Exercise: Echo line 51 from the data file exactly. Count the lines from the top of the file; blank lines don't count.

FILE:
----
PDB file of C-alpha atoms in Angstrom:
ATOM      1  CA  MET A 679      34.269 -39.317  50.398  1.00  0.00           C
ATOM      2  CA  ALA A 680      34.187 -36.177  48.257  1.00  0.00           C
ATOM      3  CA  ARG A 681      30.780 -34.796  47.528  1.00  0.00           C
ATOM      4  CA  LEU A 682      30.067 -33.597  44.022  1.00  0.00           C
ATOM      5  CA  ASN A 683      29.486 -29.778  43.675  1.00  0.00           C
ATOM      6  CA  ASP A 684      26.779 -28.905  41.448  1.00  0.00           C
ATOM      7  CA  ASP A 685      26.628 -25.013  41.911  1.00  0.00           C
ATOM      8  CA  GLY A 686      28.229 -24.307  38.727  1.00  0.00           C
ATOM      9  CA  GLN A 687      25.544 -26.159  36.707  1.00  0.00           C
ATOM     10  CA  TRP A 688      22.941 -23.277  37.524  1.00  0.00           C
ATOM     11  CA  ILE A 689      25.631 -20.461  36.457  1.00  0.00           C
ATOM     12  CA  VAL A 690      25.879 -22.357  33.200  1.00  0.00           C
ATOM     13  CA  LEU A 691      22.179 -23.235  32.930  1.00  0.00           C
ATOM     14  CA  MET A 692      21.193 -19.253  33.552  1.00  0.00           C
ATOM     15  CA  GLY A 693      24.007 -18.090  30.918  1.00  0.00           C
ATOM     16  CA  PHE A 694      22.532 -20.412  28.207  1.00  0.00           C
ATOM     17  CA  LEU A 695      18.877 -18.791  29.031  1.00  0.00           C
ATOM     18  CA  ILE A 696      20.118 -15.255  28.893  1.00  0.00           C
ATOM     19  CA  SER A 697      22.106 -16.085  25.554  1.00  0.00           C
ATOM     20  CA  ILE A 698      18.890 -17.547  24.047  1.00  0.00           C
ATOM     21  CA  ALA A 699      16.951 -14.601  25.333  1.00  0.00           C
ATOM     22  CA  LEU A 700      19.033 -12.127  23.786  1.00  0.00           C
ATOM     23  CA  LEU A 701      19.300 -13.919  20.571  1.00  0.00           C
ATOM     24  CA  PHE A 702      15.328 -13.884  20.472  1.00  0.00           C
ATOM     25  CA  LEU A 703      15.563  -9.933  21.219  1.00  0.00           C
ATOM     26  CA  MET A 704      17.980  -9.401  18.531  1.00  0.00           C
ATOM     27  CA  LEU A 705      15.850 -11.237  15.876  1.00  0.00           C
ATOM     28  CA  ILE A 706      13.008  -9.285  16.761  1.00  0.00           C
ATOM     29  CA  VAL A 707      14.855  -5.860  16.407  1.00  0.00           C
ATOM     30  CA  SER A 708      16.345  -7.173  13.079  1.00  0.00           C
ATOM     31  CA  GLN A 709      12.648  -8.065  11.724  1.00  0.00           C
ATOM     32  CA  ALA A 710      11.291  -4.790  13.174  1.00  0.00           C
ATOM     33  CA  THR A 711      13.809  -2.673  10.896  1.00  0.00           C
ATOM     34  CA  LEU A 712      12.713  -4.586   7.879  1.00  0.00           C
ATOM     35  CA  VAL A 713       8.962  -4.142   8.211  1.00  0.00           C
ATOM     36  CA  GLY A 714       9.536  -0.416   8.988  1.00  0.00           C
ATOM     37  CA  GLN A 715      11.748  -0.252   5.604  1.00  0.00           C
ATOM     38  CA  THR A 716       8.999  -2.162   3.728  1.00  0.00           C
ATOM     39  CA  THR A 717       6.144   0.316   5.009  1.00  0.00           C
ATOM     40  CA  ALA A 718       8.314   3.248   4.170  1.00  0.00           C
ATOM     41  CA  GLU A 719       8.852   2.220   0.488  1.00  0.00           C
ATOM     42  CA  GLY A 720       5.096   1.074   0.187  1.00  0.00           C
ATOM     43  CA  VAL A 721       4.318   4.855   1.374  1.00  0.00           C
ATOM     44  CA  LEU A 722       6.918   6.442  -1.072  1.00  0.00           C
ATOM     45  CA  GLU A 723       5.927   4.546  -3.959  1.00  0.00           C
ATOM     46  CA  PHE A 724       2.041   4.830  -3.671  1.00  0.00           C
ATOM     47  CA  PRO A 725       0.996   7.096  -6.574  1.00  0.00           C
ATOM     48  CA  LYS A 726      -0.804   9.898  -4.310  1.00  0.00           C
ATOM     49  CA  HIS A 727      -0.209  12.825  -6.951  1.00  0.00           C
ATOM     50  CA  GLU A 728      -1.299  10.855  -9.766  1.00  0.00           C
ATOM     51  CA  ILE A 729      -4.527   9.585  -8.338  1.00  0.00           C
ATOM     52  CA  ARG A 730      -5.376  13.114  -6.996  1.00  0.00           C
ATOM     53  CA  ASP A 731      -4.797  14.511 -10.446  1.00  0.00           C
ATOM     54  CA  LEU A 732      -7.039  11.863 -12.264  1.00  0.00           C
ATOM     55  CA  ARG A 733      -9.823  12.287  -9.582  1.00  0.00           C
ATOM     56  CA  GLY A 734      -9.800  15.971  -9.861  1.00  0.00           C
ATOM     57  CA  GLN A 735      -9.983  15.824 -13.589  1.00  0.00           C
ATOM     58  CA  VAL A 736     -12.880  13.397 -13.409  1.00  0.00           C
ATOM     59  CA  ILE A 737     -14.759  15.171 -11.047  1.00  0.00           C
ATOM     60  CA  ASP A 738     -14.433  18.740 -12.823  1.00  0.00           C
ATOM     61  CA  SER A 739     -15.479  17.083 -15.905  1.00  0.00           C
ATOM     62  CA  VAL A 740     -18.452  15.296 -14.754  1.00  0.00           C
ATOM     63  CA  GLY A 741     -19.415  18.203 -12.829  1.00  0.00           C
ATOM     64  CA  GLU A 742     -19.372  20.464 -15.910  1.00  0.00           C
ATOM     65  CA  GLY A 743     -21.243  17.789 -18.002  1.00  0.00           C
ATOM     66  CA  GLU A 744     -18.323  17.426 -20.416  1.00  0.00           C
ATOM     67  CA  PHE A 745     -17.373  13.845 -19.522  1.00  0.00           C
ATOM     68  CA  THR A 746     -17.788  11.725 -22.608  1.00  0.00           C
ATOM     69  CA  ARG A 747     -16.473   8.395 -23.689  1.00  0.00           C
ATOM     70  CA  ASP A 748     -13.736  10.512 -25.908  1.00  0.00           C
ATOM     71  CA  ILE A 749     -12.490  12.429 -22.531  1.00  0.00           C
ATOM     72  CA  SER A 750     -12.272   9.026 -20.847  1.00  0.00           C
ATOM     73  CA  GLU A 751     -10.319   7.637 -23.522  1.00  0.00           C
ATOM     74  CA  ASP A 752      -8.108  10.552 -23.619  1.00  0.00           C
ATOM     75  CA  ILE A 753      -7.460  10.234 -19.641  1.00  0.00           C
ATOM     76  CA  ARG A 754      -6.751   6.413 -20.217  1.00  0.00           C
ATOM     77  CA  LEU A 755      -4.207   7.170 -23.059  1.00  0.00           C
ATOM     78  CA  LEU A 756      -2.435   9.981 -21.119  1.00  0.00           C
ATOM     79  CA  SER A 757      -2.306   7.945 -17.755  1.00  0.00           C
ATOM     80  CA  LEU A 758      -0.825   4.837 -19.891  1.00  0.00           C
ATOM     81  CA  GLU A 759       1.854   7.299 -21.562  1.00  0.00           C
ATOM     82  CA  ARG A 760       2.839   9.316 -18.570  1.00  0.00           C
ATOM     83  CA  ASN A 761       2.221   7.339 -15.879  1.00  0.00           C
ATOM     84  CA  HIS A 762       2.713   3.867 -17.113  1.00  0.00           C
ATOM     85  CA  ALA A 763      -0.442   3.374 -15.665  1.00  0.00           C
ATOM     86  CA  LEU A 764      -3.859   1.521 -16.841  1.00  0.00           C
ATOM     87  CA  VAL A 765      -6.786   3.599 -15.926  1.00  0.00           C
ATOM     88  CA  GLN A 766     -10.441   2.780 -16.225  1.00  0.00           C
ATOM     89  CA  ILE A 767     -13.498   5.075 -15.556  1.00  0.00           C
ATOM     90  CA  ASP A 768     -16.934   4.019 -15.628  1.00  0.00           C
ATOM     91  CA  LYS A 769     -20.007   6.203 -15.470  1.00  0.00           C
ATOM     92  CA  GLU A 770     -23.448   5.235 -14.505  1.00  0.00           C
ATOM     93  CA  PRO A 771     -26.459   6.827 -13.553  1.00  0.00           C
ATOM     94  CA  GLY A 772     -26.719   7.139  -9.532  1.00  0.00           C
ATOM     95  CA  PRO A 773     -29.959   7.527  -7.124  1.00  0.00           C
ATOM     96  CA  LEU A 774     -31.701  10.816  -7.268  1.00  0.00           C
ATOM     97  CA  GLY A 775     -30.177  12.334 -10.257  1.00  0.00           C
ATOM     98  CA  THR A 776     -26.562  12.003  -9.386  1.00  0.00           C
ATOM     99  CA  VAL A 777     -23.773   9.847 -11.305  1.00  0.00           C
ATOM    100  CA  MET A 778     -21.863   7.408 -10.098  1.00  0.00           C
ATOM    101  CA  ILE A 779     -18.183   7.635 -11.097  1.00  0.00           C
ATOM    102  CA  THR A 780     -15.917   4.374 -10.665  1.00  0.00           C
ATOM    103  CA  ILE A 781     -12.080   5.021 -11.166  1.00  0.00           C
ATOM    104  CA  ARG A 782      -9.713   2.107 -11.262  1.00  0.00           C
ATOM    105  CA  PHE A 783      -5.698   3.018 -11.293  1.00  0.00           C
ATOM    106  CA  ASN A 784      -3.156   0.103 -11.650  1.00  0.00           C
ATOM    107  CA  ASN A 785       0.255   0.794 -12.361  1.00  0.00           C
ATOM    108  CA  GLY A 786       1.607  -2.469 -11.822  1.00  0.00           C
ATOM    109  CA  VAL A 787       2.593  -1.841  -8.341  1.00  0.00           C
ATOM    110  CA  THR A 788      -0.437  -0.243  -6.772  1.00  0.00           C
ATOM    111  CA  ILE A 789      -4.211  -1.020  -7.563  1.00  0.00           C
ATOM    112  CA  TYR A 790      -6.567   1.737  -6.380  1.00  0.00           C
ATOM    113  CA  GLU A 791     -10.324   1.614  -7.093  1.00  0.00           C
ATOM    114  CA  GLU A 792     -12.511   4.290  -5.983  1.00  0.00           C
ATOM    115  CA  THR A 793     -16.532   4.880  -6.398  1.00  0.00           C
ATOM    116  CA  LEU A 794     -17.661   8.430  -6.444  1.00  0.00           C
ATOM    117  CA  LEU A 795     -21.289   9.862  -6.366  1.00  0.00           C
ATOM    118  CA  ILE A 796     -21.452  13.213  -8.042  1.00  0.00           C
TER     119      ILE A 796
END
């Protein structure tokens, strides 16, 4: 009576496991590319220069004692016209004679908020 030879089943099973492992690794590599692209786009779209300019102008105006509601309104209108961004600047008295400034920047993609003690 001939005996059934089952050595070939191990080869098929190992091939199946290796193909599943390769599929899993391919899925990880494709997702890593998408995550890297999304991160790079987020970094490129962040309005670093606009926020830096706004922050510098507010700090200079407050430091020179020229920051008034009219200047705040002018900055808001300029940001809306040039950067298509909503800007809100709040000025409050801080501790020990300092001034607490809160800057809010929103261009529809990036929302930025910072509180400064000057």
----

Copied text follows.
ATOM     50  CA  GLU A 728      -1.299  10.855  -9.766  1.00  0.00           C